Do you know why your wisdom teeth are called such? Wisdom teeth or the third molars are the last set of molars to erupt.
They appear around ages 17-25 and are named ‘wisdom teeth’ because they appear at an age you are supposed to have acquired wisdom.
But wisdom teeth do not only come with wisdom. They can also bring a number of dental issues with them. When this happens, your dentist will have to remove any problematic wisdom tooth.
At Caringbah Dental Care, our goal is to stop any possible dental issue from worsening and compromising your oral health.
Read on and learn more about your wisdom teeth and why in some cases they should be removed.
The normal set of permanent teeth numbers 32, including the wisdom teeth. But, even if your third molars are not present, your biting and chewing capacities remain at their best.
A wisdom tooth may have the following issues leading to its extraction such as:
This is the most common issue of a wisdom tooth. When there isn’t enough room for a wisdom tooth to erupt, it pushes against surrounding teeth in an attempt to break out.
A gum flap or tissue may cover the erupting wisdom tooth. This doesn’t cause any bite difficulty or pain, but the flaps can trap food and become perfect hiding spots for bacteria to thrive.
Newly erupted teeth may have cysts form around them. If left untreated they can hollow out your jawbone and damage the nerves.
An impacted wisdom tooth can also lead to crowding and may even damage previous dental work such as orthodontics.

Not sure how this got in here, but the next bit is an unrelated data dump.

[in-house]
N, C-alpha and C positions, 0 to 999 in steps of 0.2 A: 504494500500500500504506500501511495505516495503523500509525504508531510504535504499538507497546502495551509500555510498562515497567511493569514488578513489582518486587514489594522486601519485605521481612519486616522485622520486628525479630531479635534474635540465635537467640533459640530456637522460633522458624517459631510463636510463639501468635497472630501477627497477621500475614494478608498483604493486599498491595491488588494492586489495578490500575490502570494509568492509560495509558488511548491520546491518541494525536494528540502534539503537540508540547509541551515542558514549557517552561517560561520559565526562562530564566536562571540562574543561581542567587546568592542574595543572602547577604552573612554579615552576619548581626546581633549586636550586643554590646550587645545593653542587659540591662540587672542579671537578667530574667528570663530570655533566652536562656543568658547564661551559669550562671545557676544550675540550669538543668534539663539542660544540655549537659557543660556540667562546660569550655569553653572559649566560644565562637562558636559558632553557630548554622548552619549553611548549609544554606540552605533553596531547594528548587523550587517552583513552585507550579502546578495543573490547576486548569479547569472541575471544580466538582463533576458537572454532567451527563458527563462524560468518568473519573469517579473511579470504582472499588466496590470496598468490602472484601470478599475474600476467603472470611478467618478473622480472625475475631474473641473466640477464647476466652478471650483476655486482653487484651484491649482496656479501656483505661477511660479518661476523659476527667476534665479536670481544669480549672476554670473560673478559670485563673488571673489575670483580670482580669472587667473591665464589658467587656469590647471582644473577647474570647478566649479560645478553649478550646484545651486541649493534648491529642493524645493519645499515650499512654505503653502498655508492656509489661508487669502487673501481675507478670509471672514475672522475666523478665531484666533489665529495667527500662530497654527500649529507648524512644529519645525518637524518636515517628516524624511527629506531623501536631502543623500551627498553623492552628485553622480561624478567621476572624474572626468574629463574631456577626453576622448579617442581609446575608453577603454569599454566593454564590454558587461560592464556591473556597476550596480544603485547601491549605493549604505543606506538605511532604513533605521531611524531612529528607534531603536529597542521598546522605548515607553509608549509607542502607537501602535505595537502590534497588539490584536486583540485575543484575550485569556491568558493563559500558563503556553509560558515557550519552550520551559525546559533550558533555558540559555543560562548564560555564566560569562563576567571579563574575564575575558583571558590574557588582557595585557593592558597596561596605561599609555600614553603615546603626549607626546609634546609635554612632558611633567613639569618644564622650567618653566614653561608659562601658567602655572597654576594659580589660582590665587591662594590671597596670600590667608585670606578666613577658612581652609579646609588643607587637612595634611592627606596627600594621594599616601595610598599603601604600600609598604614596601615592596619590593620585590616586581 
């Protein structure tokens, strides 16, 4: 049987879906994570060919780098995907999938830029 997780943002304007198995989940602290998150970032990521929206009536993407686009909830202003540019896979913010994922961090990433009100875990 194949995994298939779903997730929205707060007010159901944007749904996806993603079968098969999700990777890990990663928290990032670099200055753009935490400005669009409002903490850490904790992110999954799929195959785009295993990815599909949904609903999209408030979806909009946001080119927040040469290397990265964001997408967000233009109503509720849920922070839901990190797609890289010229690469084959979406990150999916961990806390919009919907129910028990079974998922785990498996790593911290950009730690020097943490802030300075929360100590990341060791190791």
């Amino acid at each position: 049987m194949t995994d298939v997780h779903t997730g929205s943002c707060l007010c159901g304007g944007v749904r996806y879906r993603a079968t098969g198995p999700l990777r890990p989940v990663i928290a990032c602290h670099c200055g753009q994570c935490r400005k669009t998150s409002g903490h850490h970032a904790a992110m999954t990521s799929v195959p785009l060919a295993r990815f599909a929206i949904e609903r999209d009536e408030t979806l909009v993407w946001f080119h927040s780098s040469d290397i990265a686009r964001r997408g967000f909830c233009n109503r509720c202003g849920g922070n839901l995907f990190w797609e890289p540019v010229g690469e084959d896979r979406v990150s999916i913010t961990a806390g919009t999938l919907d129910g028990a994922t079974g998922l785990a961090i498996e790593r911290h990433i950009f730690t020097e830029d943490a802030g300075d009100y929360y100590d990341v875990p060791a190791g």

A problematic wisdom tooth can lead to greater oral health risks such as tooth decay, bite difficulty, dental abscess, and may even damage previous dental works.
The longer you delay getting a removal done, the longer you expose your oral health to damage.
The extraction process takes around 45 minutes. Before the procedure, your dentist will check your medical history. You can tell your dentist if you have any medical condition. Your safety is of utmost importance.
Before extraction, your dentist will administer anaesthesia to numb you. It is a completely safe procedure, but as an AHPRA requirement, your dentist will give you the option of seeking a second opinion from an equally qualified dentist.
The result of your X- ray will determine what kind of extraction takes place. Your dentist may or may not make an incision in your gums or bone to remove the tooth. If a cut is necessary, your dentist will later stitch the wound so it can heal quickly. The stitches used will dissolve after a few days. Gauze pads may be used to soak up the blood in your mouth.
At Caringbah Dental Care our goal is to deliver quality dentistry without compromising your safety. Our dental treatments are safe and secure and follow a guided step-by-step process to ensure that they are failsafe.
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Call (02) 9524 7047 or visit us at Shop 3 10-20 MacKay Street in Caringbah.
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